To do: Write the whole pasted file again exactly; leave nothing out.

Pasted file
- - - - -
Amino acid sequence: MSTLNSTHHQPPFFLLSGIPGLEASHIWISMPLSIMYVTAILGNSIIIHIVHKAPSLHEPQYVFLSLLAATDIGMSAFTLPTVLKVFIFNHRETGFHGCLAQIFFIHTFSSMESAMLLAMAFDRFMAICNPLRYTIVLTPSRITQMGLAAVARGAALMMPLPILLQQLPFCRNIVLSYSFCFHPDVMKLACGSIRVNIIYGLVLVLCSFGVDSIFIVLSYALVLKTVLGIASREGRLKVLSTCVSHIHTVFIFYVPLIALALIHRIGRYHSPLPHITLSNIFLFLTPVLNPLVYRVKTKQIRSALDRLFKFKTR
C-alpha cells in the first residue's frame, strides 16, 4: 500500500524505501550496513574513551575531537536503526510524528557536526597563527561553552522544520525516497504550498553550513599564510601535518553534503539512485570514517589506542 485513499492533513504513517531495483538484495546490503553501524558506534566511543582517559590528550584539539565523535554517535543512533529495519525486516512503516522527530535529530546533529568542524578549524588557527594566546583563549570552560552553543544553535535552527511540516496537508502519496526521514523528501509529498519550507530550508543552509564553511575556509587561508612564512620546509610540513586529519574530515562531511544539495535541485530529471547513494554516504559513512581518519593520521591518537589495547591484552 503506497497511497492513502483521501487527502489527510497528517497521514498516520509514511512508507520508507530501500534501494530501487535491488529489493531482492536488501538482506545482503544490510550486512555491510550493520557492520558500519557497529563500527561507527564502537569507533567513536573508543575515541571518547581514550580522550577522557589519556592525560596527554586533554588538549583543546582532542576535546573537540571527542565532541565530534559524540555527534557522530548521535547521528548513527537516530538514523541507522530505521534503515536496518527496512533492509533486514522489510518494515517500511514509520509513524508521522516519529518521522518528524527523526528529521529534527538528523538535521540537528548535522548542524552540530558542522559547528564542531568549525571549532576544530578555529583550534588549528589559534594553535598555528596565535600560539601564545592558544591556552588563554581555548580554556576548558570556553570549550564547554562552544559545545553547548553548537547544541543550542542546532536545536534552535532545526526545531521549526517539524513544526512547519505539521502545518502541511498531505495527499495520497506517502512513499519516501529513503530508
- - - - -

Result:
Amino acid sequence: MSTLNSTHHQPPFFLLSGIPGLEASHIWISMPLSIMYVTAILGNSIIIHIVHKAPSLHEPQYVFLSLLAATDIGMSAFTLPTVLKVFIFNHRETGFHGCLAQIFFIHTFSSMESAMLLAMAFDRFMAICNPLRYTIVLTPSRITQMGLAAVARGAALMMPLPILLQQLPFCRNIVLSYSFCFHPDVMKLACGSIRVNIIYGLVLVLCSFGVDSIFIVLSYALVLKTVLGIASREGRLKVLSTCVSHIHTVFIFYVPLIALALIHRIGRYHSPLPHITLSNIFLFLTPVLNPLVYRVKTKQIRSALDRLFKFKTR
C-alpha cells in the first residue's frame, strides 16, 4: 500500500524505501550496513574513551575531537536503526510524528557536526597563527561553552522544520525516497504550498553550513599564510601535518553534503539512485570514517589506542 485513499492533513504513517531495483538484495546490503553501524558506534566511543582517559590528550584539539565523535554517535543512533529495519525486516512503516522527530535529530546533529568542524578549524588557527594566546583563549570552560552553543544553535535552527511540516496537508502519496526521514523528501509529498519550507530550508543552509564553511575556509587561508612564512620546509610540513586529519574530515562531511544539495535541485530529471547513494554516504559513512581518519593520521591518537589495547591484552 503506497497511497492513502483521501487527502489527510497528517497521514498516520509514511512508507520508507530501500534501494530501487535491488529489493531482492536488501538482506545482503544490510550486512555491510550493520557492520558500519557497529563500527561507527564502537569507533567513536573508543575515541571518547581514550580522550577522557589519556592525560596527554586533554588538549583543546582532542576535546573537540571527542565532541565530534559524540555527534557522530548521535547521528548513527537516530538514523541507522530505521534503515536496518527496512533492509533486514522489510518494515517500511514509520509513524508521522516519529518521522518528524527523526528529521529534527538528523538535521540537528548535522548542524552540530558542522559547528564542531568549525571549532576544530578555529583550534588549528589559534594553535598555528596565535600560539601564545592558544591556552588563554581555548580554556576548558570556553570549550564547554562552544559545545553547548553548537547544541543550542542546532536545536534552535532545526526545531521549526517539524513544526512547519505539521502545518502541511498531505495527499495520497506517502512513499519516501529513503530508